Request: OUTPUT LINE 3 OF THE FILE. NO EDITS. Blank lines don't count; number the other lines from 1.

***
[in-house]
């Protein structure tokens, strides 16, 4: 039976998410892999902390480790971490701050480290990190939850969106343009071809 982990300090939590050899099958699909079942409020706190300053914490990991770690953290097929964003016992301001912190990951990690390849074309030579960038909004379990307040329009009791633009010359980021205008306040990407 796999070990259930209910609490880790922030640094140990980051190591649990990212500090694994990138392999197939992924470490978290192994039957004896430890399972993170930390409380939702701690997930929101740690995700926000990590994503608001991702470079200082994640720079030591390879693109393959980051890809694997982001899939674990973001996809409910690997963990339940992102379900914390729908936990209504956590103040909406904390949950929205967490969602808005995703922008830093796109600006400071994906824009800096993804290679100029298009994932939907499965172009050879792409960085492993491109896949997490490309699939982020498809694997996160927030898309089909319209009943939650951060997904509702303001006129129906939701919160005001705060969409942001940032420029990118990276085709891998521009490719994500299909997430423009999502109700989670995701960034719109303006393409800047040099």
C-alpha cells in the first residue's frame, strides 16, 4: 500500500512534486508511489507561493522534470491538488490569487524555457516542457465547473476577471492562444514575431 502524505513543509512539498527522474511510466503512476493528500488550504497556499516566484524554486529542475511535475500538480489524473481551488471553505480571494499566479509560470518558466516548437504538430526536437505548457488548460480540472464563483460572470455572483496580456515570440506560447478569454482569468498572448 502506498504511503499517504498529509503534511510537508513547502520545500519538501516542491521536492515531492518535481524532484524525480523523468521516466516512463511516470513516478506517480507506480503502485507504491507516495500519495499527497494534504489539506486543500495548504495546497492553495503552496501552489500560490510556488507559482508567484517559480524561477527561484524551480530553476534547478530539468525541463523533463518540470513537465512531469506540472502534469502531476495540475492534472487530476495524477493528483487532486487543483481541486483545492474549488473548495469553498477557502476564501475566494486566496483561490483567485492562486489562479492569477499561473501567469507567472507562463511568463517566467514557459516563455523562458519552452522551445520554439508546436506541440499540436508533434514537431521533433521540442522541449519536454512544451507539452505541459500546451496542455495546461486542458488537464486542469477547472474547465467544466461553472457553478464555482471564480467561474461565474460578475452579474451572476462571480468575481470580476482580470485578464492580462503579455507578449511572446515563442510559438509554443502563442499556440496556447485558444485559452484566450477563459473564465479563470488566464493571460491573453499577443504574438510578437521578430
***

C-alpha cells in the first residue's frame, strides 16, 4: 500500500512534486508511489507561493522534470491538488490569487524555457516542457465547473476577471492562444514575431 502524505513543509512539498527522474511510466503512476493528500488550504497556499516566484524554486529542475511535475500538480489524473481551488471553505480571494499566479509560470518558466516548437504538430526536437505548457488548460480540472464563483460572470455572483496580456515570440506560447478569454482569468498572448 502506498504511503499517504498529509503534511510537508513547502520545500519538501516542491521536492515531492518535481524532484524525480523523468521516466516512463511516470513516478506517480507506480503502485507504491507516495500519495499527497494534504489539506486543500495548504495546497492553495503552496501552489500560490510556488507559482508567484517559480524561477527561484524551480530553476534547478530539468525541463523533463518540470513537465512531469506540472502534469502531476495540475492534472487530476495524477493528483487532486487543483481541486483545492474549488473548495469553498477557502476564501475566494486566496483561490483567485492562486489562479492569477499561473501567469507567472507562463511568463517566467514557459516563455523562458519552452522551445520554439508546436506541440499540436508533434514537431521533433521540442522541449519536454512544451507539452505541459500546451496542455495546461486542458488537464486542469477547472474547465467544466461553472457553478464555482471564480467561474461565474460578475452579474451572476462571480468575481470580476482580470485578464492580462503579455507578449511572446515563442510559438509554443502563442499556440496556447485558444485559452484566450477563459473564465479563470488566464493571460491573453499577443504574438510578437521578430